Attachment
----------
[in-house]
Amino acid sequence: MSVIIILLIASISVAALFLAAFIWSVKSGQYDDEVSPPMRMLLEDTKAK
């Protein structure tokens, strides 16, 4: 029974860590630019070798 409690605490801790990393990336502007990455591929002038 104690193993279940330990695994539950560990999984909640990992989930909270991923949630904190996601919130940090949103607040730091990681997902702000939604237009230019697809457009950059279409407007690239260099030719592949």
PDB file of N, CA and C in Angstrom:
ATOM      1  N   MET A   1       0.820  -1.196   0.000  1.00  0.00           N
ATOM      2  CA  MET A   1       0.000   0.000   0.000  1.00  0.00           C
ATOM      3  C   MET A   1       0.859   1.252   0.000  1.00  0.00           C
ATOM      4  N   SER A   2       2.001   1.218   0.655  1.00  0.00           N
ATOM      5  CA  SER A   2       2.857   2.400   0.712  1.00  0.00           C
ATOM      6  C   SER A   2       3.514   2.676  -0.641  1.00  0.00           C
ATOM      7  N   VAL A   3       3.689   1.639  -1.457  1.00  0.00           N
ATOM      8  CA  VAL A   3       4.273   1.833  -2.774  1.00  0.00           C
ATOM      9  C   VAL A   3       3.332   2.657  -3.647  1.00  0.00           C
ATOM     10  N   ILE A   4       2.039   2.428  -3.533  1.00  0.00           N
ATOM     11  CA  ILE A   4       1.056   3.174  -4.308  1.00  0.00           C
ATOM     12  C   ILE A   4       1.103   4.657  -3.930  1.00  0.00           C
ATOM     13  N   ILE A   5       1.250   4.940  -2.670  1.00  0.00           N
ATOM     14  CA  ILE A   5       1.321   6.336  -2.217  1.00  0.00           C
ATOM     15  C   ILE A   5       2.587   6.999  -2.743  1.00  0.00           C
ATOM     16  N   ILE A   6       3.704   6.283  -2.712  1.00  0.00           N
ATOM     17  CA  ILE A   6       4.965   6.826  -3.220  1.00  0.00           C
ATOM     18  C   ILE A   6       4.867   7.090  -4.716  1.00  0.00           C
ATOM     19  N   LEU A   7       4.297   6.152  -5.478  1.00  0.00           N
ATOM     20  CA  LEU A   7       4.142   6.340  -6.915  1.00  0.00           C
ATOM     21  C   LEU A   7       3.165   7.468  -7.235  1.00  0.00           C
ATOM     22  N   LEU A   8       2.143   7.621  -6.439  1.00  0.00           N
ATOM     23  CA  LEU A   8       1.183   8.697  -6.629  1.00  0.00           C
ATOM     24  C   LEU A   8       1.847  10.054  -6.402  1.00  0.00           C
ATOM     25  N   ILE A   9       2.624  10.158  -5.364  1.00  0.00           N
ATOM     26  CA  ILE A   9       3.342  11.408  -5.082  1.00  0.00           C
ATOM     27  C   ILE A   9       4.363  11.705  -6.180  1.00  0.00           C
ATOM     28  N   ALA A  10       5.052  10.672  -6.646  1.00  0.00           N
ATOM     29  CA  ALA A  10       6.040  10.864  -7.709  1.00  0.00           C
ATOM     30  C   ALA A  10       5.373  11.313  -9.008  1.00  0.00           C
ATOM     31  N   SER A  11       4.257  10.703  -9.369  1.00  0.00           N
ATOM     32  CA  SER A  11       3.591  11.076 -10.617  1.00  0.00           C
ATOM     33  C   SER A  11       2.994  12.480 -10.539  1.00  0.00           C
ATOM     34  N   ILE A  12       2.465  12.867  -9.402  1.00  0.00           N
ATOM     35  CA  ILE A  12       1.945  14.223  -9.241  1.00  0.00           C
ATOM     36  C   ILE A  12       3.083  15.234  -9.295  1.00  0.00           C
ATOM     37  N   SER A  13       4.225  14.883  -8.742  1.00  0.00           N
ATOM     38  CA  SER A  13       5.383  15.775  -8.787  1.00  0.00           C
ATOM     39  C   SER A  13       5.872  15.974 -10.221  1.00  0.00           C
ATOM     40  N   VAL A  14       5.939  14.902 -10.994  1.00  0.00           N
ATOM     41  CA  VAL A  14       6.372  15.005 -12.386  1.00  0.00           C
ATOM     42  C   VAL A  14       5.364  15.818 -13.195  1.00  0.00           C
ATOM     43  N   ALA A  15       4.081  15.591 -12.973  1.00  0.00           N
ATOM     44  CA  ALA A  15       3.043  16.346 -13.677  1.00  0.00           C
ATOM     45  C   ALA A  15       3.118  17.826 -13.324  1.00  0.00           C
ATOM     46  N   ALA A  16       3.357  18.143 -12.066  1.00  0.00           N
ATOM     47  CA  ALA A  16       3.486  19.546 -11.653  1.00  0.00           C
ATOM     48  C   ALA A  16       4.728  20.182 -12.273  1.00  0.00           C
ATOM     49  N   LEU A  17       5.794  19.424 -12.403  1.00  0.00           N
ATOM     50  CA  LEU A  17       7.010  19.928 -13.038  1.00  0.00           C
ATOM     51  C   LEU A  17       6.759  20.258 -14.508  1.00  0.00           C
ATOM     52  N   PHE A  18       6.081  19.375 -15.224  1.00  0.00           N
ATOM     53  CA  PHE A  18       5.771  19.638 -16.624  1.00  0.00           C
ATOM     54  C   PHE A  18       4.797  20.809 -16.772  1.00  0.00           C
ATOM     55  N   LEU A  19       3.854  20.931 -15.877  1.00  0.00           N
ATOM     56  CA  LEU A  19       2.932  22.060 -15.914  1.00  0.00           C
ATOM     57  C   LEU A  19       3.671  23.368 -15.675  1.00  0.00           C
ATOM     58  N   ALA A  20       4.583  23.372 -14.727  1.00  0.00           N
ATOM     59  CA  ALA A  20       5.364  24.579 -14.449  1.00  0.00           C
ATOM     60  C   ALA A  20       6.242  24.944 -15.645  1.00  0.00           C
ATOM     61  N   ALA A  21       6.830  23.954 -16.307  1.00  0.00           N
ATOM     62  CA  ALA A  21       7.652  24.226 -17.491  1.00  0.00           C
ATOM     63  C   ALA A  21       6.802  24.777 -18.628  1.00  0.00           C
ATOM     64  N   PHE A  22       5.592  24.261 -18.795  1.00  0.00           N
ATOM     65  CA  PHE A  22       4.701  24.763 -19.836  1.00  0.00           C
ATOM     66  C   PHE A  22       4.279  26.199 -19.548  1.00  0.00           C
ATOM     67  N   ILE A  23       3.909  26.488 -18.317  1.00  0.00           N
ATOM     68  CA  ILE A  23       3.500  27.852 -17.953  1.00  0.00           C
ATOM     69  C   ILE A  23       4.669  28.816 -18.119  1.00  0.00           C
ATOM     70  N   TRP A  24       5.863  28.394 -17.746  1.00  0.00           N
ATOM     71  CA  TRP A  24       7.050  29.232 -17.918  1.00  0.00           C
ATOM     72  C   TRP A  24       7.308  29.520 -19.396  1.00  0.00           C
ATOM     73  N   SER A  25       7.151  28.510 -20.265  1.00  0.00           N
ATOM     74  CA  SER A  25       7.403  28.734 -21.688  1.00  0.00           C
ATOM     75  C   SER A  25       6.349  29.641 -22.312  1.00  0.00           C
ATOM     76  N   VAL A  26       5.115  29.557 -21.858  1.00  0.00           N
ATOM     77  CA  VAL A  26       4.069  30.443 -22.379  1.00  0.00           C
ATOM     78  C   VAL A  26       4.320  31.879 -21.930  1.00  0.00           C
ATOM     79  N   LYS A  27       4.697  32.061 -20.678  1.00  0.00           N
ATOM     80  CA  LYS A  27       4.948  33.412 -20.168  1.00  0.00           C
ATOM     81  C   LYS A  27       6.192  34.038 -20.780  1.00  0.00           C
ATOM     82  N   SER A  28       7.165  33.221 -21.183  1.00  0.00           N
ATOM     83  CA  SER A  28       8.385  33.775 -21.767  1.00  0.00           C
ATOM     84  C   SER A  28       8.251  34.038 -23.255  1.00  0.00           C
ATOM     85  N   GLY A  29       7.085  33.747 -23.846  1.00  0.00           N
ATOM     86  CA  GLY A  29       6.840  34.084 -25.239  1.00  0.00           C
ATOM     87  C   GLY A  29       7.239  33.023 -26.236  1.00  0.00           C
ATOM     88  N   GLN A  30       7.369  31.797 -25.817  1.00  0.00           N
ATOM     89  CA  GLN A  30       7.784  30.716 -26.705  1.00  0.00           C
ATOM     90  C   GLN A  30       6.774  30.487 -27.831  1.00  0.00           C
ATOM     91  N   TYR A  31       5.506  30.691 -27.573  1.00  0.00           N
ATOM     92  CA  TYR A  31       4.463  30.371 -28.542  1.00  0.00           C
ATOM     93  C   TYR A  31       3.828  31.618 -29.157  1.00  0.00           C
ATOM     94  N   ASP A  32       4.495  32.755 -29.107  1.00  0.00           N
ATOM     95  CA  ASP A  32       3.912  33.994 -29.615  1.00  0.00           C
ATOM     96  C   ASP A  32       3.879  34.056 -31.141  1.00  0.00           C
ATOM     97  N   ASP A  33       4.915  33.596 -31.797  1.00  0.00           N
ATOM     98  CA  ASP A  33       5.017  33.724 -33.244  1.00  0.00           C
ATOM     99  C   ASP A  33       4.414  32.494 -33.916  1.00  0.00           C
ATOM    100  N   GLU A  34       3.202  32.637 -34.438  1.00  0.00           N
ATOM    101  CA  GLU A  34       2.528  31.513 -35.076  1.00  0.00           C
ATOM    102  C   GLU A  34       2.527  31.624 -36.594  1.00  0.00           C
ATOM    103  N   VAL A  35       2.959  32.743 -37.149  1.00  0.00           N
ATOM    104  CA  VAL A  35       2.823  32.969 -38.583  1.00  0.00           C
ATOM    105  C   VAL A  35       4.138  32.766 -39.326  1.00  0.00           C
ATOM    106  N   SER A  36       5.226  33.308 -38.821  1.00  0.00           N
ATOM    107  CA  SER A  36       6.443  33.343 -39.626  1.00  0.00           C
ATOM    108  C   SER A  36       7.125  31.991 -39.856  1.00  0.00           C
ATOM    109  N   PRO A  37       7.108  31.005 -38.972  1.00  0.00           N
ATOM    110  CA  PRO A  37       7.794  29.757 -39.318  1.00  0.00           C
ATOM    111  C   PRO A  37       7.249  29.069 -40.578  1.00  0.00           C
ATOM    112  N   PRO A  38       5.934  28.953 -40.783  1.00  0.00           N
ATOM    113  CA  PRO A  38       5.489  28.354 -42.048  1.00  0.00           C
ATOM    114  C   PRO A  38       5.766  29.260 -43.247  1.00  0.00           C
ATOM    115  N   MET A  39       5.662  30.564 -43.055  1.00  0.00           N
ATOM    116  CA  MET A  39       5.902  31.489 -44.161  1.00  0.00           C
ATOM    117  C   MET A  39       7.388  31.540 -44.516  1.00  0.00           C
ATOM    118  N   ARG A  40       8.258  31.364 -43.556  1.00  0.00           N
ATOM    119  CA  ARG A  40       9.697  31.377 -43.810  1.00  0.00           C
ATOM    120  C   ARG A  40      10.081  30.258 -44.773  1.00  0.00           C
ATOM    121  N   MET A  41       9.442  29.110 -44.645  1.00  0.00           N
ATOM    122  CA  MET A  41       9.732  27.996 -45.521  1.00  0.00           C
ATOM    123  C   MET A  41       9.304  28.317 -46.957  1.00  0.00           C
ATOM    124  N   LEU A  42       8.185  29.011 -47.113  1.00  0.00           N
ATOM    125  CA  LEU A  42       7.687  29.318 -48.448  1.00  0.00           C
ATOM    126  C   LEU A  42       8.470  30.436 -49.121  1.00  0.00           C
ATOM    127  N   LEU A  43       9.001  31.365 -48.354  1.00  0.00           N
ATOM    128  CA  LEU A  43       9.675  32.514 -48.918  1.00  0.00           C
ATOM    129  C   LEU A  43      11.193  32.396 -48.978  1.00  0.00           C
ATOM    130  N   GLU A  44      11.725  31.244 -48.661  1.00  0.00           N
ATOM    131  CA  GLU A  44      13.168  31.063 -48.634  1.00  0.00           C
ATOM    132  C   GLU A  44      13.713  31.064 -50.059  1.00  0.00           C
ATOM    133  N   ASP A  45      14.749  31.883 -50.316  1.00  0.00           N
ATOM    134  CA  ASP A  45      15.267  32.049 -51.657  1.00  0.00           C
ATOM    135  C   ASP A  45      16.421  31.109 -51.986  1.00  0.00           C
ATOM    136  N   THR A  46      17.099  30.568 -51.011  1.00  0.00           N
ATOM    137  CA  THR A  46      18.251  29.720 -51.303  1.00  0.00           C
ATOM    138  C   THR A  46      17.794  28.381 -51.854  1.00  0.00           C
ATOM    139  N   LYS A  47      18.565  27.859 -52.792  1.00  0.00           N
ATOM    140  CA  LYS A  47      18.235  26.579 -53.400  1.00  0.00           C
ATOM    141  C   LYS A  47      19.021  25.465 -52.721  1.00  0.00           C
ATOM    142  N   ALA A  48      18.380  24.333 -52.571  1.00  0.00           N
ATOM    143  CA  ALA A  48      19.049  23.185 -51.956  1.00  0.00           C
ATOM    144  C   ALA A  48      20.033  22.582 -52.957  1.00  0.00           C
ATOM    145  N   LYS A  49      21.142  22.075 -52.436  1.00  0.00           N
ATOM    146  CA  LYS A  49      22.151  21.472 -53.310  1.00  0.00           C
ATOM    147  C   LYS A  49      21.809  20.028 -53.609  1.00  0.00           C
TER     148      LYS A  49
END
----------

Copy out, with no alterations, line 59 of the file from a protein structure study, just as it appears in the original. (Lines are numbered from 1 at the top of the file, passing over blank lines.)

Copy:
ATOM     55  N   LEU A  19       3.854  20.931 -15.877  1.00  0.00           N